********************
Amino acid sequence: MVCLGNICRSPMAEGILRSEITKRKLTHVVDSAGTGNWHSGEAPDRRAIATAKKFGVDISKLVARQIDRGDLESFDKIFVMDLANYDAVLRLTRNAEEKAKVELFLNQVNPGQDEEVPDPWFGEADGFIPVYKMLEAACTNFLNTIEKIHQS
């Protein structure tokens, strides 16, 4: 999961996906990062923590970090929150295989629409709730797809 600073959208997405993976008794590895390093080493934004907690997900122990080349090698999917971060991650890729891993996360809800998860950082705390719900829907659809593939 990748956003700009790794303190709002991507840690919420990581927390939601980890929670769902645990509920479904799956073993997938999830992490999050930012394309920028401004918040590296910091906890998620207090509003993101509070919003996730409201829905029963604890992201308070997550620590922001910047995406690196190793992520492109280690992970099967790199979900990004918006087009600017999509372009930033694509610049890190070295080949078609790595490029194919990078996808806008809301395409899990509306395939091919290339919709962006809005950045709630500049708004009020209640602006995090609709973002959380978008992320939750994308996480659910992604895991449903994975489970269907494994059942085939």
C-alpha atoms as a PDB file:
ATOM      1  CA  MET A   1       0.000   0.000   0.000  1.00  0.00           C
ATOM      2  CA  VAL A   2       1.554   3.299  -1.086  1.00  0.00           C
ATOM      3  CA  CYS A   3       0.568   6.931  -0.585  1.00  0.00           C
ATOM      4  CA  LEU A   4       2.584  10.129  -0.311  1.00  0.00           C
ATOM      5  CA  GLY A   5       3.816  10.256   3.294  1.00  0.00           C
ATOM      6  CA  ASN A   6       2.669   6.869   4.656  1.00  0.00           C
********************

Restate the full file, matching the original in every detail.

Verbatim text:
Amino acid sequence: MVCLGNICRSPMAEGILRSEITKRKLTHVVDSAGTGNWHSGEAPDRRAIATAKKFGVDISKLVARQIDRGDLESFDKIFVMDLANYDAVLRLTRNAEEKAKVELFLNQVNPGQDEEVPDPWFGEADGFIPVYKMLEAACTNFLNTIEKIHQS
């Protein structure tokens, strides 16, 4: 999961996906990062923590970090929150295989629409709730797809 600073959208997405993976008794590895390093080493934004907690997900122990080349090698999917971060991650890729891993996360809800998860950082705390719900829907659809593939 990748956003700009790794303190709002991507840690919420990581927390939601980890929670769902645990509920479904799956073993997938999830992490999050930012394309920028401004918040590296910091906890998620207090509003993101509070919003996730409201829905029963604890992201308070997550620590922001910047995406690196190793992520492109280690992970099967790199979900990004918006087009600017999509372009930033694509610049890190070295080949078609790595490029194919990078996808806008809301395409899990509306395939091919290339919709962006809005950045709630500049708004009020209640602006995090609709973002959380978008992320939750994308996480659910992604895991449903994975489970269907494994059942085939």
C-alpha atoms as a PDB file:
ATOM      1  CA  MET A   1       0.000   0.000   0.000  1.00  0.00           C
ATOM      2  CA  VAL A   2       1.554   3.299  -1.086  1.00  0.00           C
ATOM      3  CA  CYS A   3       0.568   6.931  -0.585  1.00  0.00           C
ATOM      4  CA  LEU A   4       2.584  10.129  -0.311  1.00  0.00           C
ATOM      5  CA  GLY A   5       3.816  10.256   3.294  1.00  0.00           C
ATOM      6  CA  ASN A   6       2.669   6.869   4.656  1.00  0.00           C